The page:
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Chat with a stranger on Victoria Park bench spawns ‘racism’ play

PUBLISHED: 13:20 15 March 2016 | UPDATED: 13:20 15 March 2016

Actors in the play, Made Visible, on a park bench in Victoria Park

Actors in the play, Made Visible, on a park bench in Victoria Park

Archant

A hotly tipped play about racism in London was inspired by a chance conversation with a stranger on a Victoria Park bench, its writer has revealed.

Deborah Pearson who wrote the play, Made Visible Deborah Pearson who wrote the play, Made Visible

Award-winning artist Deborah Pearson, penned Made Visible – which premieres in Hackney Wick tonight – after sitting next to a woman in a sari in the park and discovering she didn’t know how to speak to her about issues of race.

The play runs for three weeks at the Yard Theatre in Queen’s Road, and it probes political, racial and social tensions in London – and in the world of theatre – by recreating that conversation on stage.

Ms Pearson, originally from Canada, told the Gazette: “Theatre in this country is so disproportionately occupied by white people and that’s a problem.

“There is basically this idea that we frequently see racial stereotypes being performed on stage and those stereotypes are written by white writers.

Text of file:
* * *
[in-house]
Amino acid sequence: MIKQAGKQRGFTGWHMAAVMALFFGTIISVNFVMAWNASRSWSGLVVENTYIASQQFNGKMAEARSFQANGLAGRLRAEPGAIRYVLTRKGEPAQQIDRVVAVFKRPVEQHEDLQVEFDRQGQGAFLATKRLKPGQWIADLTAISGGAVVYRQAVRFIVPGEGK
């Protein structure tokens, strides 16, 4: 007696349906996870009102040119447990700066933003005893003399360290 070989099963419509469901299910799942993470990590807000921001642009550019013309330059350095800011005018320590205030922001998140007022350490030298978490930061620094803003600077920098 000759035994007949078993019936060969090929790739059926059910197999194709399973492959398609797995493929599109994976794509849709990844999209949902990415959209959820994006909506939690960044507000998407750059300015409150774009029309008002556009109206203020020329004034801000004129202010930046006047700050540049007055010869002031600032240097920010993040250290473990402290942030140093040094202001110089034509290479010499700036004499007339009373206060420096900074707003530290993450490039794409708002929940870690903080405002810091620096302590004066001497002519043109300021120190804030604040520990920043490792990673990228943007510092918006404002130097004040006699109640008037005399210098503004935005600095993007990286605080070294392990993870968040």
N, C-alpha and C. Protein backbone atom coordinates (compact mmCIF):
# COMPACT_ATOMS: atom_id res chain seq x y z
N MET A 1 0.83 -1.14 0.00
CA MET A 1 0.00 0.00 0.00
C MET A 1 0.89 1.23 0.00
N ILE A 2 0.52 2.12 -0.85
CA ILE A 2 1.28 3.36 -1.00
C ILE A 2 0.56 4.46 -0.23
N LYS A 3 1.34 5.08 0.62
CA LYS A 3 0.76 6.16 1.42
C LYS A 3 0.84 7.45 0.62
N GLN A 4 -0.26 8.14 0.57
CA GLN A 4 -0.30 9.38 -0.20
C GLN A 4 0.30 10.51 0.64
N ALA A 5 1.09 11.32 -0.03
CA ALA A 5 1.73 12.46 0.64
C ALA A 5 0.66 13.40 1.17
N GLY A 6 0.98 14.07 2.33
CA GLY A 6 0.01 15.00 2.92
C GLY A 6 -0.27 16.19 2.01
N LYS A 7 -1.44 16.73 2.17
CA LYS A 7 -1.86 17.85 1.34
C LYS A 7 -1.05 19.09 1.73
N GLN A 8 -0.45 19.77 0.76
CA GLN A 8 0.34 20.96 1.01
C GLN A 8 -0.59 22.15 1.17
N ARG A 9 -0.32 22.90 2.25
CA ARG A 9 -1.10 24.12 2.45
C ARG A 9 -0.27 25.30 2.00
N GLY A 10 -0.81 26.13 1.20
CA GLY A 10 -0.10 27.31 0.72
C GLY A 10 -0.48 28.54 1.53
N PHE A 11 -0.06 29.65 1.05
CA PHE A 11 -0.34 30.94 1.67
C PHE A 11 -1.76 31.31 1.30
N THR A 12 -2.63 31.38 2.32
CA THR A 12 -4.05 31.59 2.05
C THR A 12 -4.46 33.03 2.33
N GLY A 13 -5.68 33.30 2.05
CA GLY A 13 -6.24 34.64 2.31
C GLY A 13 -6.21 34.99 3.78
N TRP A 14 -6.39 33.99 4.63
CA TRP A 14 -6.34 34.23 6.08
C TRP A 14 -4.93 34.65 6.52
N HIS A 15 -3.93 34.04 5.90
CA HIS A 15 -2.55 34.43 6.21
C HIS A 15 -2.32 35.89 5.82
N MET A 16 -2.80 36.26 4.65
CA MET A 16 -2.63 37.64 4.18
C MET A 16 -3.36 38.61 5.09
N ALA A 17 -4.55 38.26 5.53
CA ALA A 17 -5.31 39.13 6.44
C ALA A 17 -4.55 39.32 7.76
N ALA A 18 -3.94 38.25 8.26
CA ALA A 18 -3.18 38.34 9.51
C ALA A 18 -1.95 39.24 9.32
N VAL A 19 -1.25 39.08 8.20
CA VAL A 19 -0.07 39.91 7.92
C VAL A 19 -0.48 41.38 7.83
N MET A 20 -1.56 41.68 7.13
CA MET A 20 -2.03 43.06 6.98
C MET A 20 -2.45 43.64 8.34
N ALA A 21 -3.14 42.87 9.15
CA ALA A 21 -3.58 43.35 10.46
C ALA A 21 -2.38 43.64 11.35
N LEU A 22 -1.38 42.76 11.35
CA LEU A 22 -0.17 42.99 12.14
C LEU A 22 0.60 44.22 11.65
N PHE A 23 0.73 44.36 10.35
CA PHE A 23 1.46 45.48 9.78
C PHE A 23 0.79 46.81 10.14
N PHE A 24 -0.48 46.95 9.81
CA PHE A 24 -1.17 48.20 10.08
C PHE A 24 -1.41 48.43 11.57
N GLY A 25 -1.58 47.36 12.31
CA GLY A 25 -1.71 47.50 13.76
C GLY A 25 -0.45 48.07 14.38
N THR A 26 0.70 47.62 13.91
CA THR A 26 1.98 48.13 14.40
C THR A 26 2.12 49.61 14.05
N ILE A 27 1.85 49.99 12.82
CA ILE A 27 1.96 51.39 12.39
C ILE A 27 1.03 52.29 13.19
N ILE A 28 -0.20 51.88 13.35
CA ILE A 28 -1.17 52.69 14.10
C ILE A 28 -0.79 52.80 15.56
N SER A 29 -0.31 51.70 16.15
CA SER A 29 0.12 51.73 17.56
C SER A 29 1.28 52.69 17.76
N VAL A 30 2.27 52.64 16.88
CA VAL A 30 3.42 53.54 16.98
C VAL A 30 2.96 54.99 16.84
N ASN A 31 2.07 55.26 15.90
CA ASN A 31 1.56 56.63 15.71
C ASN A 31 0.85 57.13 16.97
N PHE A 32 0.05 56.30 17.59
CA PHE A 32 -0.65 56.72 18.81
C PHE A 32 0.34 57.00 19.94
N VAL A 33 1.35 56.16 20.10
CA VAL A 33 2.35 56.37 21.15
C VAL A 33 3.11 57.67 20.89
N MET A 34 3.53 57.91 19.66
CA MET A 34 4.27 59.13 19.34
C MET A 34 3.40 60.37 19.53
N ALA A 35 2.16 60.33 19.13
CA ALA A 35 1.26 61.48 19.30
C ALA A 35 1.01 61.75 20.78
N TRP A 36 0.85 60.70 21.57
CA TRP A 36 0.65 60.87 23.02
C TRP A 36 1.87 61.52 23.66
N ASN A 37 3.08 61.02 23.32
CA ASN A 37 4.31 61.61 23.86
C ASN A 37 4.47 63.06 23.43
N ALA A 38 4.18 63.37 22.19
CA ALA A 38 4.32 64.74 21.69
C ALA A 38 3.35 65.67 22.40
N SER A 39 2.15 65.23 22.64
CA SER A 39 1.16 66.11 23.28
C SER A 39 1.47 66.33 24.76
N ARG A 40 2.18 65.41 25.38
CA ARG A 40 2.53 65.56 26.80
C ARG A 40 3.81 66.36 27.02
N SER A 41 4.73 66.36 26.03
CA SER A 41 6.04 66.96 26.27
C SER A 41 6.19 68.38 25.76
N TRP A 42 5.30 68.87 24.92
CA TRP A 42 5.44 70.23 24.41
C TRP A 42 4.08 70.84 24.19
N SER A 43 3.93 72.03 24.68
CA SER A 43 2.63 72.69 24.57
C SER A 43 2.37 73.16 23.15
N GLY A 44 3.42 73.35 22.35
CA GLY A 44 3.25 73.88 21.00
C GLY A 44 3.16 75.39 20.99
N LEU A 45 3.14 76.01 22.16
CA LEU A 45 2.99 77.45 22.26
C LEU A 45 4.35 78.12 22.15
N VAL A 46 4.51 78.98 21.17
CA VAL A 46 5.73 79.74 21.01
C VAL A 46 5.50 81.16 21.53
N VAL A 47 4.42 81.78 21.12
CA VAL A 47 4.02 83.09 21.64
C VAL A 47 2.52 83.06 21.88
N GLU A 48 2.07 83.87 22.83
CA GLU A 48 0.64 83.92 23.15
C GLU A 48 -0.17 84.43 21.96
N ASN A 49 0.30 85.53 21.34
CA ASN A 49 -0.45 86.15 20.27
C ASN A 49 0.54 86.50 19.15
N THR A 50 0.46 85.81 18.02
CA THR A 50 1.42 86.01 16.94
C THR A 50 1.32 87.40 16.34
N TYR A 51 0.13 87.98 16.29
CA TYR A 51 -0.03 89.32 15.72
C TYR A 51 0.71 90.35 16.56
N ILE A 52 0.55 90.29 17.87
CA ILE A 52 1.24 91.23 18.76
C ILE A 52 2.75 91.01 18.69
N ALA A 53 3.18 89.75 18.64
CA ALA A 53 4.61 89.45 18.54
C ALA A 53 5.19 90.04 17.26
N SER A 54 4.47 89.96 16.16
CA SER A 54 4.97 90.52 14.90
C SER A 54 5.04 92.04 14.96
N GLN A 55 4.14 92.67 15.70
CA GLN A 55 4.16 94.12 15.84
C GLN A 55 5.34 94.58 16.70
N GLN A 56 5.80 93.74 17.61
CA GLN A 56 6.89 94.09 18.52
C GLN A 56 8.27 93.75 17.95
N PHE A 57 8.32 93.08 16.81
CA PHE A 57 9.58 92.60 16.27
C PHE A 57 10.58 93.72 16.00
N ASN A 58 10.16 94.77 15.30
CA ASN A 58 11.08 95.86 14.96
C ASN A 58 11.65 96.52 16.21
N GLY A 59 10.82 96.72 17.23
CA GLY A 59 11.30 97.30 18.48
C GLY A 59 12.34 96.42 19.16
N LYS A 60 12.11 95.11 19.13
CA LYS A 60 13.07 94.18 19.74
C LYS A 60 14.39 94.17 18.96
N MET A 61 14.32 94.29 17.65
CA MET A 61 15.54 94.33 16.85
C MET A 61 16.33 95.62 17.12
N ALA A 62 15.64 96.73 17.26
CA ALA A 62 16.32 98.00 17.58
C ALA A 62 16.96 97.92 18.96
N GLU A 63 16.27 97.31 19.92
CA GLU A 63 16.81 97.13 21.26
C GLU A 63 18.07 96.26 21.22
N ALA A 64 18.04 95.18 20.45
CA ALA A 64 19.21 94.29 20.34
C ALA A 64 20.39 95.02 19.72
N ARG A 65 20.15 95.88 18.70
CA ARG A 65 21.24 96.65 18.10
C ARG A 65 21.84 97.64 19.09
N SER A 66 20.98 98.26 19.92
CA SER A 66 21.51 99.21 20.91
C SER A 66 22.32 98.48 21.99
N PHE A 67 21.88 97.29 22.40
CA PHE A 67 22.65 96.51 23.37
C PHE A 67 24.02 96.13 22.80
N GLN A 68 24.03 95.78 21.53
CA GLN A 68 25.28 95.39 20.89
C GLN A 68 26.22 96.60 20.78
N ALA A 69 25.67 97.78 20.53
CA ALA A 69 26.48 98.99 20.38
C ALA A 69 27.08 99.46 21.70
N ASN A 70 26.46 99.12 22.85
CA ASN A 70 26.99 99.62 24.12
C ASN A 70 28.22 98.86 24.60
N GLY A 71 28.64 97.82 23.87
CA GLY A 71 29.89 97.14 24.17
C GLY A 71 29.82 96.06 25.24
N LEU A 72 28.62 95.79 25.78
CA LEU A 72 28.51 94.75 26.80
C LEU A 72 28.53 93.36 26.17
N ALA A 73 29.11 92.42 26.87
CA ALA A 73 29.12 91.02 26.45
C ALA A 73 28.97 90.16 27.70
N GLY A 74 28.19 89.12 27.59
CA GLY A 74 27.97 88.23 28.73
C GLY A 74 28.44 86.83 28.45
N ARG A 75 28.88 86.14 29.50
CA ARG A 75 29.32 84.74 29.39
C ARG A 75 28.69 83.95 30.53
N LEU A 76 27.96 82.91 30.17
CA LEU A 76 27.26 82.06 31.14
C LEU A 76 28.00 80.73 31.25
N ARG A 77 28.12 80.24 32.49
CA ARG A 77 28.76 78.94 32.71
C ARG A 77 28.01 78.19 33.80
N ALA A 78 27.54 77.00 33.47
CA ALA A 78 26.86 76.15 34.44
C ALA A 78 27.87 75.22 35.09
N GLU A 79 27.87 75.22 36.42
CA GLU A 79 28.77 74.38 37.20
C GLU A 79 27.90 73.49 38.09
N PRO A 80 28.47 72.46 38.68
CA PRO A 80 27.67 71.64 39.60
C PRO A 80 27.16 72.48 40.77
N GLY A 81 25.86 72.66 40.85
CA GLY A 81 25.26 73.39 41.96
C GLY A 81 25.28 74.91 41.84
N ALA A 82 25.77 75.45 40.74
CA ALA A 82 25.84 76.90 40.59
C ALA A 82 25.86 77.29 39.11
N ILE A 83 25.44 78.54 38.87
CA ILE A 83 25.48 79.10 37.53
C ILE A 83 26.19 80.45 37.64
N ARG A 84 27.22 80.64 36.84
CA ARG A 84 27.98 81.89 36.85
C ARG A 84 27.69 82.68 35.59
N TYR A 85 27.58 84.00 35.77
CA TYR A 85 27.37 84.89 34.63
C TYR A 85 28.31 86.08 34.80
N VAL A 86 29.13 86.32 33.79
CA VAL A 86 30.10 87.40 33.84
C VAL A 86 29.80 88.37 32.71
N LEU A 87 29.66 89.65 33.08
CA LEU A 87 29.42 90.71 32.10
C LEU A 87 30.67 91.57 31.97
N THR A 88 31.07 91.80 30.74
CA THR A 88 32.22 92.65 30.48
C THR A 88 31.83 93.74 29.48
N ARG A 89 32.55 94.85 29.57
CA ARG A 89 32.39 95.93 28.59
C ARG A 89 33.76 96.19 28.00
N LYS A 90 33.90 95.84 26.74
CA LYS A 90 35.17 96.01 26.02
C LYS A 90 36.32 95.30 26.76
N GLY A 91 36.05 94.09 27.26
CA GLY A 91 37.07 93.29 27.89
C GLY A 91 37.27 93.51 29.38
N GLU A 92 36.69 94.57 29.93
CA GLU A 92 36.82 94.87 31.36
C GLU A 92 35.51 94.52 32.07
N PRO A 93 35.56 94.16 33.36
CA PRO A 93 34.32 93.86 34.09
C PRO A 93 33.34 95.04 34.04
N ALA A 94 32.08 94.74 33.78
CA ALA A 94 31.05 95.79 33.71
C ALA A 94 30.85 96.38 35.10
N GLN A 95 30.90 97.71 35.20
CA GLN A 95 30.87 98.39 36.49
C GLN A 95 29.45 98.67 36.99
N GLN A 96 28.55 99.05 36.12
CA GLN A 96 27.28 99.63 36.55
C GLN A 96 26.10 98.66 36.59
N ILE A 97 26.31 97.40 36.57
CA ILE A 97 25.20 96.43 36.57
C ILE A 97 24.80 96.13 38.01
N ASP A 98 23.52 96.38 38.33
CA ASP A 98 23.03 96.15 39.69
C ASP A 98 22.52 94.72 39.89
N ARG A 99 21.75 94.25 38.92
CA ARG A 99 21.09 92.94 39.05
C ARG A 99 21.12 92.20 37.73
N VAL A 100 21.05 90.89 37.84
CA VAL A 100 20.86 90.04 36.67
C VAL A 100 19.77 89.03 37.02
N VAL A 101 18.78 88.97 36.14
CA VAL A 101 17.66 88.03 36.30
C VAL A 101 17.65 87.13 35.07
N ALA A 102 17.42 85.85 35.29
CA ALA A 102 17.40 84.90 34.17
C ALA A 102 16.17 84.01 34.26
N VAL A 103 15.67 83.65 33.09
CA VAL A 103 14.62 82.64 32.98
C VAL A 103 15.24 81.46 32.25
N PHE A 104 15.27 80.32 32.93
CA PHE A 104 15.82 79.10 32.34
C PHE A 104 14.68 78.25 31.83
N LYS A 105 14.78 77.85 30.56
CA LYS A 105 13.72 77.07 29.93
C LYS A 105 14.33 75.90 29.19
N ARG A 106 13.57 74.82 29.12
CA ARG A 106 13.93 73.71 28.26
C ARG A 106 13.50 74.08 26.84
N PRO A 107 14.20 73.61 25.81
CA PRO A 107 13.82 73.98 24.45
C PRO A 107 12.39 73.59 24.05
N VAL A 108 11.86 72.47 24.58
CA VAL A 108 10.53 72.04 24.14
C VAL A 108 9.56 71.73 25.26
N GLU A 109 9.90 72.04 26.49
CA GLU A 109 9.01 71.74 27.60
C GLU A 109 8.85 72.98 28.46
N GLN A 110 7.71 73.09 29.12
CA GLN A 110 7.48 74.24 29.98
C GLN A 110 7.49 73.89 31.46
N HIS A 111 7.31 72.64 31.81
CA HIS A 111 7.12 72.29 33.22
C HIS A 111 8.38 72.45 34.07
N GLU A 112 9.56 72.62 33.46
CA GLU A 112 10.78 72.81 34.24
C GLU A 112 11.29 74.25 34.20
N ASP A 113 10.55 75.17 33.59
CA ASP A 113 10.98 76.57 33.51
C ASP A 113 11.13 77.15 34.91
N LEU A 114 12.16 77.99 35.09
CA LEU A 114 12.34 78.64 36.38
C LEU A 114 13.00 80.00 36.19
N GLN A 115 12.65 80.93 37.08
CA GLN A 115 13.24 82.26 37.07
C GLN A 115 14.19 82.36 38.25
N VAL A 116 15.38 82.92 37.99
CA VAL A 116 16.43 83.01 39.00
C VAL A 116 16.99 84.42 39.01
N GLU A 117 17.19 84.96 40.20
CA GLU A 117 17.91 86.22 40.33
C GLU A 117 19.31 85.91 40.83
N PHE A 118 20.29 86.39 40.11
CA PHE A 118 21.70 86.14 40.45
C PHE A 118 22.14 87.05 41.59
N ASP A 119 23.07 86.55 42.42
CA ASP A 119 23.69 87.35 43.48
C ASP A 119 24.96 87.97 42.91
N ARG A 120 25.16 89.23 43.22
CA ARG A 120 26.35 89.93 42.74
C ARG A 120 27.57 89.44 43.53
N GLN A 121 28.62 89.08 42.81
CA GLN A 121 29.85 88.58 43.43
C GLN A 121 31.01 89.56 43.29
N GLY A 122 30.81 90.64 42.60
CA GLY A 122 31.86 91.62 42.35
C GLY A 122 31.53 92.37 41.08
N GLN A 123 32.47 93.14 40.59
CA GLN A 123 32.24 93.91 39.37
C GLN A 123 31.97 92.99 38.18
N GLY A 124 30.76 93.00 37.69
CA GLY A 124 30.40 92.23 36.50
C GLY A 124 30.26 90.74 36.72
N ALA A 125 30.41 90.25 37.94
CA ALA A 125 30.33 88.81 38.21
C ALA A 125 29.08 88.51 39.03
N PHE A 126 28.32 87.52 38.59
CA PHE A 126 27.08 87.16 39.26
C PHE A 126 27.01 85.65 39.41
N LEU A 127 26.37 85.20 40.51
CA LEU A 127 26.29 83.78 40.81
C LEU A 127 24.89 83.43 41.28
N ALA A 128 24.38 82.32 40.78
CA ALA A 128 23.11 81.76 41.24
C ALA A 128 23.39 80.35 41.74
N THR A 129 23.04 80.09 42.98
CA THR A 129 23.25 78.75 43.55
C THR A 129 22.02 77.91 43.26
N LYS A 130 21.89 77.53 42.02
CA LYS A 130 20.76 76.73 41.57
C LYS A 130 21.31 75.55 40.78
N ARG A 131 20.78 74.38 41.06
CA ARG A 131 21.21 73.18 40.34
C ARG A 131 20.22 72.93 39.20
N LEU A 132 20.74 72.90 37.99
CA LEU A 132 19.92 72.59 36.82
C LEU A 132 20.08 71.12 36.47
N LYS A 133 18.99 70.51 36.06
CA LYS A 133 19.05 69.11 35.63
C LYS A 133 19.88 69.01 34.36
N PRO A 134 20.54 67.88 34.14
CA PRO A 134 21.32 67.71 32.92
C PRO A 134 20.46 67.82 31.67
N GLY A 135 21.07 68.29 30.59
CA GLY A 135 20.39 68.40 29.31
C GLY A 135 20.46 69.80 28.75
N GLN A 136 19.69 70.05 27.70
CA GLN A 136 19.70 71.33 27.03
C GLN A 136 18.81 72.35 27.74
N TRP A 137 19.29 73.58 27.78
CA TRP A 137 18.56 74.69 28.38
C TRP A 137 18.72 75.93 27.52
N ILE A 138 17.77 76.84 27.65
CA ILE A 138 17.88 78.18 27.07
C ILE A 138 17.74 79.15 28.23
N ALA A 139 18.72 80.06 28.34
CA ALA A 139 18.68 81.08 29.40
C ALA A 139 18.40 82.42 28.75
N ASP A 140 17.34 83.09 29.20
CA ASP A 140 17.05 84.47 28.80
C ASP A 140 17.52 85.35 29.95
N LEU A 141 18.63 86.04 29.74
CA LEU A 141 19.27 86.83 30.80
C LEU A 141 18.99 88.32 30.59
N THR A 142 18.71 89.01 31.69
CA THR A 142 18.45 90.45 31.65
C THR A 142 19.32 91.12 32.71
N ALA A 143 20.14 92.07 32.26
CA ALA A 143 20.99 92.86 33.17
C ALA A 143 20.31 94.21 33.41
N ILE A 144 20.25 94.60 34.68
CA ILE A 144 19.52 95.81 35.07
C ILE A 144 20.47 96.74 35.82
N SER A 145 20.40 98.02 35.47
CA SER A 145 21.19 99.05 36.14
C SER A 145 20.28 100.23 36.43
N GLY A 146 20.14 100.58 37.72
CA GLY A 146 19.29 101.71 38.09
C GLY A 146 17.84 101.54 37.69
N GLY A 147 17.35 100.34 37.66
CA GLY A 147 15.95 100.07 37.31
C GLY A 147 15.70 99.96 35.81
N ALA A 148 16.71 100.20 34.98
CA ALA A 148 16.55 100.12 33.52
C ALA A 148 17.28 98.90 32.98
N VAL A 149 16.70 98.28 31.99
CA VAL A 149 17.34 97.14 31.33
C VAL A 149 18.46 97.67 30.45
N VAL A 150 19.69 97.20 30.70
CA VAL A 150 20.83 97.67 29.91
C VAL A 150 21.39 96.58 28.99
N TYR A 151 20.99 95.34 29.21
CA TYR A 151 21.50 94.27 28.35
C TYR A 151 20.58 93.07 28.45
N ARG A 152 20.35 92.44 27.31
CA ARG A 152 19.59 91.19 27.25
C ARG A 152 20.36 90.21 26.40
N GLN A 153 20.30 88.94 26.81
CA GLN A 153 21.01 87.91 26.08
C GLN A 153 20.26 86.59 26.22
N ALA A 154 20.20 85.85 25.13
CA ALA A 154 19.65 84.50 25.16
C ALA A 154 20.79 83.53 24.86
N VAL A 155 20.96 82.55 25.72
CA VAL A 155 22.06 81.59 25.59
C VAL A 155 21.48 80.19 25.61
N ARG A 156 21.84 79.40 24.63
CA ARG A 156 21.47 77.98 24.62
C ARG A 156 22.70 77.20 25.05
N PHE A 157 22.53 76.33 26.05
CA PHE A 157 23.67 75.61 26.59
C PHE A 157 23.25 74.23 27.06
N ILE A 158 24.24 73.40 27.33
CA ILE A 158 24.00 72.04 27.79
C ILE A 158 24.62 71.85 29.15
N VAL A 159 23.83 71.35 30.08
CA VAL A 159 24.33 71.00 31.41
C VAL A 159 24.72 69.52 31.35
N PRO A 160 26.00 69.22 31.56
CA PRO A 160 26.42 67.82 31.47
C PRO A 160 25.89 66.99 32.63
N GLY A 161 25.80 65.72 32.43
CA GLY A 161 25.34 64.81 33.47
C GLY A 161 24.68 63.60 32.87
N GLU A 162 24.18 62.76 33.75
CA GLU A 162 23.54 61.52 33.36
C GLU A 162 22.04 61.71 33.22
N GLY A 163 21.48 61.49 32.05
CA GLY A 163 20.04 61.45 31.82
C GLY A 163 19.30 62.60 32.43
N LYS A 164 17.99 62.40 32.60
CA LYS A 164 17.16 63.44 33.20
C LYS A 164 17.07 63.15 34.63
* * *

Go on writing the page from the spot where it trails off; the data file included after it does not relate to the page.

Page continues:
Actors in the play, Made Visible, on a park bench in Victoria Park Actors in the play, Made Visible, on a park bench in Victoria Park

“The fact that actors who aren’t white have had to play racial stereotypes as frequently as they have is incredibly depressing.

“Even in making this piece I feel annoyed I’m taking these very good actors and asking them to be in a piece about race, because they shouldn’t have to always wear their race on their sleeve. They are good actors who could do a myriad different parts.”

Through her play, Deborah wants to “make the limited perspective of being a white person visible to the audience”.

“There’s a great quote about how ‘male is not treated as a gender, heterosexuality is not treated as a sexual preference, and white is not treated as an ethnicity’,” she explained.

“That’s problematic, particularly in the film industry, where so many screen writers are white, heterosexual men, and we wonder why there are so few interesting parts for women, queer people and people who aren’t white.

“There aren’t very many three-dimensional characters portrayed on stage or on the screen who aren’t white, for the reason that there are not sufficient opportunities for writers who aren’t white.”

The play also touches on how Hackney and east London are being “whitewashed”, and the effects of gentrification.

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